[nycbug-talk] Getting started in Consulting

Isaac Levy ike
Fri Jun 3 20:21:57 EDT 2005

Hey Rod,  All,

Great thread here- I'm afraid I'll just be echoing others' comments, 
but I'll chime in too here-

On Jun 3, 2005, at 4:10 PM, swygue wrote:

> I would like some guidance and tips from guys who are consultants in 
> New York City. I would like to start marketing my self, but I don't 
> have a clue on how to start getting clients of my own. So for 
> questions for the veterans.
>  How did you first get started ?

I first got started out of simply having no work.  I'd been part of 
starting a media company during the late 90's that was baby out with 
bathwater, all our clients were dot-coms or online subsidiaries of 
media companies.

Anyhow, I was jobless, and so were all the best people I knew in the 

>  How did you get your first client ?

Out of desperation, I found people who needed my services- and that's 
that.  There's nothing like starving to kick you into finding work.  I 
did little things, lots of loose-ended projects, and relationships were 
formed.  In the earliest days I can't say I didn't get royally screwed 
around here and there, but those were all good learning experiences- 
expect them to happen, (but happen less and less as time moves 

>  Where do you look for clients ?

At this point I don't necessarily look for clients.  I have resumes out 
on Monster, Dice.com, Yahoo Jobs, etc... and periodically get a cold 
call based on usually some obscure stuff I've done- it rarely amounts 
to much, but has landed me a few small projects.

What's really important is trust, and referrals.
I'll echo what others said on the list here- it's all about referral 
when your small- it's very important to keeping focused on actual 
project work.  Do good work, manage client expectations, and in NYC of 
all places, honesty is like crack cocaine to clients- there's usually a 
serious deficit of honesty in the biz.  Dishonest consultants, 
companies, vendors, etc... come and go.
When I say honesty, I mean this- I've actually been REFERRED by clients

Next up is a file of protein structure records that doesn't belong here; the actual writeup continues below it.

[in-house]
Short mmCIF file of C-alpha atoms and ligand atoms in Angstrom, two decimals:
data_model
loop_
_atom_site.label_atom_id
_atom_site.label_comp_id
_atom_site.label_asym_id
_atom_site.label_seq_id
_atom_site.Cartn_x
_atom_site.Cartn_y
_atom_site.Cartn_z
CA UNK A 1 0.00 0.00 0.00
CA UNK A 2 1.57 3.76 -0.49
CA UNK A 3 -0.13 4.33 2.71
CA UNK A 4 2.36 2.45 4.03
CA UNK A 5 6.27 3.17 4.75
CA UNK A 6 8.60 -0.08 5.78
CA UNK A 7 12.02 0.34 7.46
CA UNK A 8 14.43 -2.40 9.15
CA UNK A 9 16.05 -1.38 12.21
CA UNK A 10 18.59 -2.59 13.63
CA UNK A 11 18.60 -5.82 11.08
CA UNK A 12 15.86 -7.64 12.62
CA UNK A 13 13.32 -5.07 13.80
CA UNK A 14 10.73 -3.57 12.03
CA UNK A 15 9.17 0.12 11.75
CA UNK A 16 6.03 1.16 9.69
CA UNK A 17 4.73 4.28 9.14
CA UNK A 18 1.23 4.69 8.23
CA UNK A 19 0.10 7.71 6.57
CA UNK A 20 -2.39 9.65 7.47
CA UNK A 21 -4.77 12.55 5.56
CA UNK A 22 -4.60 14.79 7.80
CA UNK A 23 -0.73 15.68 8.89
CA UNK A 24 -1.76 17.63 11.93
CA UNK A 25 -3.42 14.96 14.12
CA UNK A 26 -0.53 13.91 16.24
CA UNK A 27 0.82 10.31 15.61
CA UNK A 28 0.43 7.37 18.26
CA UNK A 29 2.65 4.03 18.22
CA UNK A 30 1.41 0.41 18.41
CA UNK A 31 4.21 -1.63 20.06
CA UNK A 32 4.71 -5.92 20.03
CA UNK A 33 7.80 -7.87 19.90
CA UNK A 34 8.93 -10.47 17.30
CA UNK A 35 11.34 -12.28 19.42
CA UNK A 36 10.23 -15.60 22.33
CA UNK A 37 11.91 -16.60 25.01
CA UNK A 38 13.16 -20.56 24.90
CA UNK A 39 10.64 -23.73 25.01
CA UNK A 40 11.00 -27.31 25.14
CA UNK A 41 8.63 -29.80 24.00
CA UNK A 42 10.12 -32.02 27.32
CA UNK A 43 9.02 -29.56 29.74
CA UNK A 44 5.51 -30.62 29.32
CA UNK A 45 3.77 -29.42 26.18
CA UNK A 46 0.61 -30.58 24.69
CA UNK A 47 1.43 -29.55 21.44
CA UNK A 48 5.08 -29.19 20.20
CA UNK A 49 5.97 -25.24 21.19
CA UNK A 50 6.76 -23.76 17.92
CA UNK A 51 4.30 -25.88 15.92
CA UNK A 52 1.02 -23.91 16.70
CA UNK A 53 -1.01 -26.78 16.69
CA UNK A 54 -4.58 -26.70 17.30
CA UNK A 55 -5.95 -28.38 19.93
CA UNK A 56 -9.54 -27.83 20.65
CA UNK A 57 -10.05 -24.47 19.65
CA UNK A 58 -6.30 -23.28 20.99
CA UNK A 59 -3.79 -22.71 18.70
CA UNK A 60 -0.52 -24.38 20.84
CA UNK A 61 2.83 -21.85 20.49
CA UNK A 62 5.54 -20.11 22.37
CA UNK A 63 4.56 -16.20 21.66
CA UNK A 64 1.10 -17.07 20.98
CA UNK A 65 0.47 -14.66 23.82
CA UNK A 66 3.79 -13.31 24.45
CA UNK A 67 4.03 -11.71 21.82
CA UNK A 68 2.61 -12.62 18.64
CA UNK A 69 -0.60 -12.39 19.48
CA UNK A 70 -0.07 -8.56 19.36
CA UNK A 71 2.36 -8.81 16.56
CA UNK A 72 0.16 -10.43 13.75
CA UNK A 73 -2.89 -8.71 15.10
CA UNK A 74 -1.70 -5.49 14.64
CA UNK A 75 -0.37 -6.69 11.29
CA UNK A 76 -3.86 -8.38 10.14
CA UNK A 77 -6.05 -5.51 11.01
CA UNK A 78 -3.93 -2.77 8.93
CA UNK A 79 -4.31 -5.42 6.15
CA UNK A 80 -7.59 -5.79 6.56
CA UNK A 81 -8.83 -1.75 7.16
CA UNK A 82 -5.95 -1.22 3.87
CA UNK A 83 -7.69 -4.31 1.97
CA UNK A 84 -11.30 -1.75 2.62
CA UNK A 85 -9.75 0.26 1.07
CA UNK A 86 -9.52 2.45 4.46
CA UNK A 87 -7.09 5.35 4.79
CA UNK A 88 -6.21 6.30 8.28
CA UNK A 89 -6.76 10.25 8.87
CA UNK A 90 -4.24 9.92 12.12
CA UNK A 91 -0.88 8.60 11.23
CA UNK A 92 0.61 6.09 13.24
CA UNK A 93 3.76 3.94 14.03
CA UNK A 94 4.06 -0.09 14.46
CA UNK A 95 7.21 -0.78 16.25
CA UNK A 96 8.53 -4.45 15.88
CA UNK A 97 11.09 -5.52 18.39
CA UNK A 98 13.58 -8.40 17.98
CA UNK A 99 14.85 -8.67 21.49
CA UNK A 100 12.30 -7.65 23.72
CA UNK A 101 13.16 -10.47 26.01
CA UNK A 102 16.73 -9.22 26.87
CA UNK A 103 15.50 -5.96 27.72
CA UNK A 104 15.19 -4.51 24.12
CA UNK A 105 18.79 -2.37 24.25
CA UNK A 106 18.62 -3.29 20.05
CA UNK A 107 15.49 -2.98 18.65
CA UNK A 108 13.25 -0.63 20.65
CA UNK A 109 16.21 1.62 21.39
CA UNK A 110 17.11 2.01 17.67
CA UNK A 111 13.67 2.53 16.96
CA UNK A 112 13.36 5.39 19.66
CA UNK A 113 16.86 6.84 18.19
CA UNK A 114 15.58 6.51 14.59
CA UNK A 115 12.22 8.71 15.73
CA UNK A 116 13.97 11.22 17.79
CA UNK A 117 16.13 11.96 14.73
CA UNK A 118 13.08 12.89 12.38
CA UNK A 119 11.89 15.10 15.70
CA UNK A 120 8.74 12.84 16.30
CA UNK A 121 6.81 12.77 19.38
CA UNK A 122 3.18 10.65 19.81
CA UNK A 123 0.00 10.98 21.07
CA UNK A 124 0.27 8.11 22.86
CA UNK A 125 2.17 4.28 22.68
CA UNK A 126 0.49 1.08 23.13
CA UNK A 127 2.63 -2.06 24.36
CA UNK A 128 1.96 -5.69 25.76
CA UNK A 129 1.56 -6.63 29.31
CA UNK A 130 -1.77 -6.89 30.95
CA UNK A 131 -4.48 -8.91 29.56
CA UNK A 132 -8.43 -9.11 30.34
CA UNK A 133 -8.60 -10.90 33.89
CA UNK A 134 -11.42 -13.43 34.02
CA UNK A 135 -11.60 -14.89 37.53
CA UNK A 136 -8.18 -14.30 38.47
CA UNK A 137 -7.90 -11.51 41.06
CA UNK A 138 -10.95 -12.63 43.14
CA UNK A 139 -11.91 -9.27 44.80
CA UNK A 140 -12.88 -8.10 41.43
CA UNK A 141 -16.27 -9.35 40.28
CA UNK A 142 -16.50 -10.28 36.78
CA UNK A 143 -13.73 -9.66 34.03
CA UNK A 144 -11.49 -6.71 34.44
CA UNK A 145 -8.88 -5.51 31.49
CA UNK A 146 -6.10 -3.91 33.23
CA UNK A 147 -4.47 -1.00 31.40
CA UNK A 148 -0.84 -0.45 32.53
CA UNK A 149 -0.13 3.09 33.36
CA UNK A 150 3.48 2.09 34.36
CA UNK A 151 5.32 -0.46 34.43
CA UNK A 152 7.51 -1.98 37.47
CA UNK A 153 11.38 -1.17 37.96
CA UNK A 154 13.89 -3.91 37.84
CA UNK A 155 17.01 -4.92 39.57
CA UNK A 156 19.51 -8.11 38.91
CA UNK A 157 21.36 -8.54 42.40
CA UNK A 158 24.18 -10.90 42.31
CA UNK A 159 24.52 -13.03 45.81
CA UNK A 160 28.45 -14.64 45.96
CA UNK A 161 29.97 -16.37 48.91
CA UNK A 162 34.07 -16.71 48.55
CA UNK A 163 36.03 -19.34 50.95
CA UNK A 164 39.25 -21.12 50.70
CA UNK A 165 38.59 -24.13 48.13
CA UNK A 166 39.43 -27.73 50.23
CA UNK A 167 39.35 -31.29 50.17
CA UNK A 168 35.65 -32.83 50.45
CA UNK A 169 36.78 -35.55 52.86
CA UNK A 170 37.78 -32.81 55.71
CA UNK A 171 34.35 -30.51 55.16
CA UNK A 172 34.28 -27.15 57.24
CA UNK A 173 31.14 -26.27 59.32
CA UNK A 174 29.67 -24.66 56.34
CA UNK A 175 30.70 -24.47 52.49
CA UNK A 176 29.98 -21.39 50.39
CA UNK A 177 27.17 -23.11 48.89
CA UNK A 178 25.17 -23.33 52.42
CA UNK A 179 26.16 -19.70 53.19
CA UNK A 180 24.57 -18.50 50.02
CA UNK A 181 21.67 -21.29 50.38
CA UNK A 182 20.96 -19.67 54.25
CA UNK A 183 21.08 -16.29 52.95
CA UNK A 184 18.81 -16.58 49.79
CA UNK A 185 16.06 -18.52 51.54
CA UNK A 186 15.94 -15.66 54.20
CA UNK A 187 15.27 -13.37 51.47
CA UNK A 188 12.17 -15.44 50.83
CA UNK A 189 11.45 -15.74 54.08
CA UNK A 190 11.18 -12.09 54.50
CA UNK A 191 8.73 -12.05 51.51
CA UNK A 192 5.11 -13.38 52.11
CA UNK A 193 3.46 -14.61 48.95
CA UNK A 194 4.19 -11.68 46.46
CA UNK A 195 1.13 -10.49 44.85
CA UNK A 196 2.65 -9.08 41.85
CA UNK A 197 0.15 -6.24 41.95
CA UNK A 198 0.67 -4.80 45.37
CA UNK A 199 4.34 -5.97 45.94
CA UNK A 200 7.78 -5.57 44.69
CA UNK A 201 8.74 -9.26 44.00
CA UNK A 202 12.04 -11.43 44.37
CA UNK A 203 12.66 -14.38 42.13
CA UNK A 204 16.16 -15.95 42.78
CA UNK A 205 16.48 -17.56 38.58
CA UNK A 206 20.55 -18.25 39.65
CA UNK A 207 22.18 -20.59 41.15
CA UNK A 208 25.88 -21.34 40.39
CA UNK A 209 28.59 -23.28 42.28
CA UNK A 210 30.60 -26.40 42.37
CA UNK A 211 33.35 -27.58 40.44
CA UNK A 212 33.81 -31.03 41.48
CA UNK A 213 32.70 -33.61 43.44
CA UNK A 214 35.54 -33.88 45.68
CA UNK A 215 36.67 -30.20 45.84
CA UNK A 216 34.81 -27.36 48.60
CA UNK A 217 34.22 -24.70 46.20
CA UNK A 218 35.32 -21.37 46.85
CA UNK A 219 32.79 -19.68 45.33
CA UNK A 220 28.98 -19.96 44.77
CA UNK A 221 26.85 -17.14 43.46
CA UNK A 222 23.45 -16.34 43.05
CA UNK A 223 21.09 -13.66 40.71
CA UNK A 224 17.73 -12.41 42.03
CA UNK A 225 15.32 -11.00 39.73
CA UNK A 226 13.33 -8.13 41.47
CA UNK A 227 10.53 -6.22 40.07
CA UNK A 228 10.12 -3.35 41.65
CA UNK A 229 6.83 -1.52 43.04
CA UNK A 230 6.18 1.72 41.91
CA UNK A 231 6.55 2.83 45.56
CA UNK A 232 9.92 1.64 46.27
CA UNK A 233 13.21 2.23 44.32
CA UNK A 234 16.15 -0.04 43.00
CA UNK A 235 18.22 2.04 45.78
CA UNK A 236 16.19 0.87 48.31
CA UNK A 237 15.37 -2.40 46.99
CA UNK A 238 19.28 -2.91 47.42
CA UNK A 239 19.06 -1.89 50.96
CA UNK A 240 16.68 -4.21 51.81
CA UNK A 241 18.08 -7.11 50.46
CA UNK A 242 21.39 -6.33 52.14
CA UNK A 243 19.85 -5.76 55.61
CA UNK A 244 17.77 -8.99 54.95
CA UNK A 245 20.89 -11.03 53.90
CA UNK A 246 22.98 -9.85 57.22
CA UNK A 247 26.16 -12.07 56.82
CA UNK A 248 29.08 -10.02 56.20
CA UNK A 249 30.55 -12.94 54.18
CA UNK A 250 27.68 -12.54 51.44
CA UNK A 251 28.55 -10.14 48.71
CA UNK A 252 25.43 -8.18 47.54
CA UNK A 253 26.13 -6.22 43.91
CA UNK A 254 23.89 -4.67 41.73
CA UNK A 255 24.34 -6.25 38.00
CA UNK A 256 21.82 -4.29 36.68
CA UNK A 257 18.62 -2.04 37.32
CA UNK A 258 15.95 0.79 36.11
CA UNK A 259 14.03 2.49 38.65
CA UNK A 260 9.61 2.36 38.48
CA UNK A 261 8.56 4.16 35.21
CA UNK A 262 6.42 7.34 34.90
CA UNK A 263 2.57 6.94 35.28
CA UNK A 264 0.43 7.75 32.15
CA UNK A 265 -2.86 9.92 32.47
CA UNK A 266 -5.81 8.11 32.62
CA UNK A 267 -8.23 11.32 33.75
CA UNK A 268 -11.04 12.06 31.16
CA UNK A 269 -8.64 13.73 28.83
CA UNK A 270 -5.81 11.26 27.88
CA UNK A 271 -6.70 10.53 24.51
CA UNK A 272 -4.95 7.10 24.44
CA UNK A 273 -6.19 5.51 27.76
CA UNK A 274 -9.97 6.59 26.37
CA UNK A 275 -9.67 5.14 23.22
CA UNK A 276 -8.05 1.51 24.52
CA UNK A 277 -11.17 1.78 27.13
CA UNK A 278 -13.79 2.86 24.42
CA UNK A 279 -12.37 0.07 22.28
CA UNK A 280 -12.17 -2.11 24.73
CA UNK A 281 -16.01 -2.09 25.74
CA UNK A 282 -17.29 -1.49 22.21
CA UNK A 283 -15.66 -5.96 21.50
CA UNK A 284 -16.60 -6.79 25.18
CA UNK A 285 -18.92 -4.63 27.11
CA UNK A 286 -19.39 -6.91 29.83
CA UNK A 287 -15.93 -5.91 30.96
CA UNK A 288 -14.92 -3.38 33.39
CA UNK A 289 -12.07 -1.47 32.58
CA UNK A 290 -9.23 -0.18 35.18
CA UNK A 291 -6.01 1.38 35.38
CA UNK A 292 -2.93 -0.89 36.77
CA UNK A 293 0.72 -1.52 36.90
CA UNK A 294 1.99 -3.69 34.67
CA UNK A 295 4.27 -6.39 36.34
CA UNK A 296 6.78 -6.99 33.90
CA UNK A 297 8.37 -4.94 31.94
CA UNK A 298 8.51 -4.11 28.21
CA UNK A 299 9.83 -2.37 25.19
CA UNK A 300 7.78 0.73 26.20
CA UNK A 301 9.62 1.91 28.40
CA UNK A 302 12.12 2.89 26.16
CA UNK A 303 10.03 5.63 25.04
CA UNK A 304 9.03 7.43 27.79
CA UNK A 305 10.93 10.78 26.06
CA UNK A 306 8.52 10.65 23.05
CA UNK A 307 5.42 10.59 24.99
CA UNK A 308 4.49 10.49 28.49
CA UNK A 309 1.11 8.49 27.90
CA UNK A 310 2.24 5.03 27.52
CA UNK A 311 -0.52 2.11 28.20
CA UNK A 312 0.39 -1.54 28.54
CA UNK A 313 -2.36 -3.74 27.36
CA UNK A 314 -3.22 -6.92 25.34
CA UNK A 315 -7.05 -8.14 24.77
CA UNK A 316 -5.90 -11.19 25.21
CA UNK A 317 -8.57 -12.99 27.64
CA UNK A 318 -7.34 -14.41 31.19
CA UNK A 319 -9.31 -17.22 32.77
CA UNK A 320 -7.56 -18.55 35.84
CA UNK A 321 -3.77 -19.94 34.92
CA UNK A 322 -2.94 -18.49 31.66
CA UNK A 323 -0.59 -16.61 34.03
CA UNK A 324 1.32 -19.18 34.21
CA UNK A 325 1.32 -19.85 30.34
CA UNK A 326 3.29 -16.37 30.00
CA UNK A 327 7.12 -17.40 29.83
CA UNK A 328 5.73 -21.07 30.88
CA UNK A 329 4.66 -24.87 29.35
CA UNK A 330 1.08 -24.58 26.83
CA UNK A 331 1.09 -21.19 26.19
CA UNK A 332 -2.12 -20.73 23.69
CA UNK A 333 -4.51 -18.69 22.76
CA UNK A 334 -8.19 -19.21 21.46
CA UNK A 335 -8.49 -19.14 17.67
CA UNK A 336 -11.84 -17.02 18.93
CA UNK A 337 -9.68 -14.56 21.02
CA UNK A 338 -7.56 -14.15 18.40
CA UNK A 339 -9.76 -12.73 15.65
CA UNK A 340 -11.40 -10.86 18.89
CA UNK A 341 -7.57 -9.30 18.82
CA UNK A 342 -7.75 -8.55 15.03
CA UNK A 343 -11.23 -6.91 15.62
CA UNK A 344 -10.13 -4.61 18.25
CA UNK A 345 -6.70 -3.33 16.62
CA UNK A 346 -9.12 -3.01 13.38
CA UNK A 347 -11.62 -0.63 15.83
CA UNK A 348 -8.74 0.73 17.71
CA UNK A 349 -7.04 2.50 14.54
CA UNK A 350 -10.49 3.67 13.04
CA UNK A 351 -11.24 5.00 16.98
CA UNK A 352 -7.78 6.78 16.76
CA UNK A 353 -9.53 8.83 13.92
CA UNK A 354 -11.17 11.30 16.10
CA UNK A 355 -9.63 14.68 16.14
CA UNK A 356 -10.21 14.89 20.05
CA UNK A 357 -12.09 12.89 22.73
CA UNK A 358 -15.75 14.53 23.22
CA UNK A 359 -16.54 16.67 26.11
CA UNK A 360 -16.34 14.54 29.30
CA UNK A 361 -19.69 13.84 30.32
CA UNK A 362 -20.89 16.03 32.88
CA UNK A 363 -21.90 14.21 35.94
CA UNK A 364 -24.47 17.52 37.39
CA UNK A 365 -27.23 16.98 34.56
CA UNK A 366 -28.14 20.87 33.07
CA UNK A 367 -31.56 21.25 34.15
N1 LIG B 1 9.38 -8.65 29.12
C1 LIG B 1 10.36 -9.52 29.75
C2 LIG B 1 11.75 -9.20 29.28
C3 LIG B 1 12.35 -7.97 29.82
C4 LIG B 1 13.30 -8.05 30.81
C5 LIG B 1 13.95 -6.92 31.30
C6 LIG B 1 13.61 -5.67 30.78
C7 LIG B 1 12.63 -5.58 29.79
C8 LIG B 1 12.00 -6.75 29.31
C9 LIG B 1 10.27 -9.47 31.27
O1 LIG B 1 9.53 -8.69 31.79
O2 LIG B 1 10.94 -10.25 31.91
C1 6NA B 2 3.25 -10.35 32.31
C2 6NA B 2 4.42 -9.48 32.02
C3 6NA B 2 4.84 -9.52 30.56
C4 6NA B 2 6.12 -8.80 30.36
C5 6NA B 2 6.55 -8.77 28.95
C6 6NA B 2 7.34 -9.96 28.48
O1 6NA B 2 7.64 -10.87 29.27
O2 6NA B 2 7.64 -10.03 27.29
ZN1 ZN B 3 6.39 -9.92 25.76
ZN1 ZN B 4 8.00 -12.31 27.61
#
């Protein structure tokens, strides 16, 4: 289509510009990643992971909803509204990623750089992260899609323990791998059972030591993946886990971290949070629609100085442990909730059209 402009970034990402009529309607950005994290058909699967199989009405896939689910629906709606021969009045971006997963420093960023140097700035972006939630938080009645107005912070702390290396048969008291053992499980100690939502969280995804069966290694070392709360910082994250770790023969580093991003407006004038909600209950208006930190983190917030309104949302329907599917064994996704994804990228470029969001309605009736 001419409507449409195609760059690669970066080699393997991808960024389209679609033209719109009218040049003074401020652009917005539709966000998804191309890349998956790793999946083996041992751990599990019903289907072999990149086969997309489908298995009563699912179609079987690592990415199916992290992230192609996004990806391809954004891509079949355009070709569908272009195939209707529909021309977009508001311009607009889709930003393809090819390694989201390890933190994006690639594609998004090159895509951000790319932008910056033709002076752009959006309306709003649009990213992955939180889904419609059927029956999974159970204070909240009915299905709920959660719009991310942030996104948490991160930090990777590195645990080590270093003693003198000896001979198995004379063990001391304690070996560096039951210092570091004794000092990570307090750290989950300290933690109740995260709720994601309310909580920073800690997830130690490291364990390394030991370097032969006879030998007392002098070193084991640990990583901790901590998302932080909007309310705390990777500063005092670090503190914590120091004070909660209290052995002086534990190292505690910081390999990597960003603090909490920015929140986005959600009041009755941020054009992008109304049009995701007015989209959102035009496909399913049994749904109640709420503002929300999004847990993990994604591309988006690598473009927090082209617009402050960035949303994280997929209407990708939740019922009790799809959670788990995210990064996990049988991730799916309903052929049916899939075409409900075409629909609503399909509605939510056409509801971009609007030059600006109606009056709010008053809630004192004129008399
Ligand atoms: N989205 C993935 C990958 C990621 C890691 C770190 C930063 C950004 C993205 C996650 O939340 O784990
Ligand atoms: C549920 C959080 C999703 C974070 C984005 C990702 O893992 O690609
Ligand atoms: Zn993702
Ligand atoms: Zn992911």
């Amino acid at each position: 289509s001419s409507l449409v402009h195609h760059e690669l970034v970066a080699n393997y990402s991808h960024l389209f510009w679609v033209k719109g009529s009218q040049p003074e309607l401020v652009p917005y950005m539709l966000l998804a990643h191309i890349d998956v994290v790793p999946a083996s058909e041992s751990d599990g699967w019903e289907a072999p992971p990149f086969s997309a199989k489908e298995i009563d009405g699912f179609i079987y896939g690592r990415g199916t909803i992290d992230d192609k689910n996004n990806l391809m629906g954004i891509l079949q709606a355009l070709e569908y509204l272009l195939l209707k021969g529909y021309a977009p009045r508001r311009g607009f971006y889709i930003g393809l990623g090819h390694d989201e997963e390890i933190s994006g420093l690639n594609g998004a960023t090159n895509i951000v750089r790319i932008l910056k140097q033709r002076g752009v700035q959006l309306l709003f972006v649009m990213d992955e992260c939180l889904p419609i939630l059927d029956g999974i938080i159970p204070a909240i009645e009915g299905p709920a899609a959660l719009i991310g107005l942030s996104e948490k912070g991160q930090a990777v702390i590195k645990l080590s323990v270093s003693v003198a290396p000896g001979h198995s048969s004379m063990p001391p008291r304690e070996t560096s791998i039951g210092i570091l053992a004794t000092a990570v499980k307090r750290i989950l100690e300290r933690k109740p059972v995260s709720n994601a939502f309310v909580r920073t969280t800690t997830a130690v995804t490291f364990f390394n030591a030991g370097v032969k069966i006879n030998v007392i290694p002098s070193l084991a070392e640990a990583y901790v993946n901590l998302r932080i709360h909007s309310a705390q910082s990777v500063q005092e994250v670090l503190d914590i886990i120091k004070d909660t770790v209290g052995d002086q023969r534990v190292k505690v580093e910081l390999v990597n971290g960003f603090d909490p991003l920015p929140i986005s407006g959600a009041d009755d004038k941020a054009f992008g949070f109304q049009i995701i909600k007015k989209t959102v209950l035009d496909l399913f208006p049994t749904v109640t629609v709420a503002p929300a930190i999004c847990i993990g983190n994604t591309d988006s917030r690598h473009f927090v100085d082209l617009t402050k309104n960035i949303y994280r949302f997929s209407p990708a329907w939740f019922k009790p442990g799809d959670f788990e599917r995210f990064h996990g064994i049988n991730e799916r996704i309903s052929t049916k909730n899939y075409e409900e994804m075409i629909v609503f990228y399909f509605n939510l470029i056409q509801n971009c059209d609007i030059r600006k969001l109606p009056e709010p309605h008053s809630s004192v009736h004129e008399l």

who I flat out told I screwed something up, or clients who I flat out 
told I couldn't do their particular task.

>  How do you sell FreeBSD to clients ?

Heh- when Linux (usually RH) breaks, it's an easy sell :)
Thing is, the BSD's don't give the same griefs (in my particular 
working contexts), so it keeps me focused on doing new and valuable 
stuff with my clients- things to advance their business goals, and my 
creative technical goals- not sitting around debugging RPM's.  For me, 
*BSD is transparent- it doesn't get bought and sold.
(Flames over this comment will be sent to /dev/null, thx.)
I'd do Linux in a big shop with competent people around me, the needs 
and uses are more complicated and sophisticated, but there's no way I'm 
going to do it at the scale of a 1 man shop.

That topikc worth writing a serious paper on when I have the time- (TCO 
of BSD over Linux at smaller scales).  Working at my small scale, Linux 
has repeatedly failed me and my clients, the BSD's have always just 
been there- running solid.

If your clients trust you, they trust what you recommend- that's all 
there is to it.  I run like wild from clients who try to dictate too 
much of my position, (when it's insane), as I find if a client is 
mandating a particular tech. for no reason, they're likely going to be 
a pain which will eventually loose me money- and if they have bad 
experiences, they point fingers at me.

Which brings me to a closing comment in this rant- small, independent 
business, I've found, cannot compete with the big guys on price- 
period.  Web hosting is a business I know, and it's an easy example of 
how commodoty crud takes over like a virus.
As a small business, your greatest asset is that you can easily provide 
better ANYTHING than the larger hosts, due to your awareness of the 
business at that size.  Compromise quality, and try to compete with the 
bigger, cheaper shops- and you'll be eaten alive- I've seen that happen 
way too many times to colleagues over the years.


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